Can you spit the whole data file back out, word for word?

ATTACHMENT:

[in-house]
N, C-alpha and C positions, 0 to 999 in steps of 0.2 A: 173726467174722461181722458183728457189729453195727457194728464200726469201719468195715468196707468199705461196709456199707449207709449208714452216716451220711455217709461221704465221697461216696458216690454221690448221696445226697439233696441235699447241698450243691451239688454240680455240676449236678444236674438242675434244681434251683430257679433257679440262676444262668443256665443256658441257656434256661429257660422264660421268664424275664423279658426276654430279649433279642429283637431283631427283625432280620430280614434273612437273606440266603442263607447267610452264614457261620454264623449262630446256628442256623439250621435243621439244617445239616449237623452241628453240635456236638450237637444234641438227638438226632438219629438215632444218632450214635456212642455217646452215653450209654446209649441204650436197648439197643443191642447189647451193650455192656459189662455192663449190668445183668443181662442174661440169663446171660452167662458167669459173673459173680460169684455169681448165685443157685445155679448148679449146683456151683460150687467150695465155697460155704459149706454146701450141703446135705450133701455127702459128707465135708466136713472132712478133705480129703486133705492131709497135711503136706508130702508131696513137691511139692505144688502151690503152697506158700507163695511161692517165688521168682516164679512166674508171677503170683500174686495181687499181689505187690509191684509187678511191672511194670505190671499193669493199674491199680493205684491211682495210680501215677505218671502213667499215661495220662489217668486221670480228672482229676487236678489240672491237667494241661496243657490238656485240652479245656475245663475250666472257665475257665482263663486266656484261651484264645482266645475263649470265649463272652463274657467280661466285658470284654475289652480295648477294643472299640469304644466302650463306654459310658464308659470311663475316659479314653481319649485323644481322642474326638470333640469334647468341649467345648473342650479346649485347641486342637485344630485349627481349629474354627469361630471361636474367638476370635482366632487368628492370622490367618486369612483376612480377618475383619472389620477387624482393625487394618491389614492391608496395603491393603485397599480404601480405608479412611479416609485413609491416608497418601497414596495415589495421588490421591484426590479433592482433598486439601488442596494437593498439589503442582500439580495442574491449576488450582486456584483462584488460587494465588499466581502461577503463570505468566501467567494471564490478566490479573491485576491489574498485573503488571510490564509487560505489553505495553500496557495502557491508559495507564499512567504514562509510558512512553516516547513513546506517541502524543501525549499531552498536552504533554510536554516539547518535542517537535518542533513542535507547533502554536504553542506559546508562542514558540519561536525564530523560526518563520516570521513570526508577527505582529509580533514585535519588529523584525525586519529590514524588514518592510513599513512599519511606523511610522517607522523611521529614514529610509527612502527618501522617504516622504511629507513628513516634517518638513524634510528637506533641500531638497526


[in-house]
N, C-alpha and C positions, 0 to 999 in steps of 0.2 A: 173726467174722461181722458183728457189729453195727457194728464200726469201719468195715468196707468199705461196709456199707449207709449208714452216716451220711455217709461221704465221697461216696458216690454221690448221696445226697439233696441235699447241698450243691451239688454240680455240676449236678444236674438242675434244681434251683430257679433257679440262676444262668443256665443256658441257656434256661429257660422264660421268664424275664423279658426276654430279649433279642429283637431283631427283625432280620430280614434273612437273606440266603442263607447267610452264614457261620454264623449262630446256628442256623439250621435243621439244617445239616449237623452241628453240635456236638450237637444234641438227638438226632438219629438215632444218632450214635456212642455217646452215653450209654446209649441204650436197648439197643443191642447189647451193650455192656459189662455192663449190668445183668443181662442174661440169663446171660452167662458167669459173673459173680460169684455169681448165685443157685445155679448148679449146683456151683460150687467150695465155697460155704459149706454146701450141703446135705450133701455127702459128707465135708466136713472132712478133705480129703486133705492131709497135711503136706508130702508131696513137691511139692505144688502151690503152697506158700507163695511161692517165688521168682516164679512166674508171677503170683500174686495181687499181689505187690509191684509187678511191672511194670505190671499193669493199674491199680493205684491211682495210680501215677505218671502213667499215661495220662489217668486221670480228672482229676487236678489240672491237667494241661496243657490238656485240652479245656475245663475250666472257665475257665482263663486266656484261651484264645482266645475263649470265649463272652463274657467280661466285658470284654475289652480295648477294643472299640469304644466302650463306654459310658464308659470311663475316659479314653481319649485323644481322642474326638470333640469334647468341649467345648473342650479346649485347641486342637485344630485349627481349629474354627469361630471361636474367638476370635482366632487368628492370622490367618486369612483376612480377618475383619472389620477387624482393625487394618491389614492391608496395603491393603485397599480404601480405608479412611479416609485413609491416608497418601497414596495415589495421588490421591484426590479433592482433598486439601488442596494437593498439589503442582500439580495442574491449576488450582486456584483462584488460587494465588499466581502461577503463570505468566501467567494471564490478566490479573491485576491489574498485573503488571510490564509487560505489553505495553500496557495502557491508559495507564499512567504514562509510558512512553516516547513513546506517541502524543501525549499531552498536552504533554510536554516539547518535542517537535518542533513542535507547533502554536504553542506559546508562542514558540519561536525564530523560526518563520516570521513570526508577527505582529509580533514585535519588529523584525525586519529590514524588514518592510513599513512599519511606523511610522517607522523611521529614514529610509527612502527618501522617504516622504511629507513628513516634517518638513524634510528637506533641500531638497526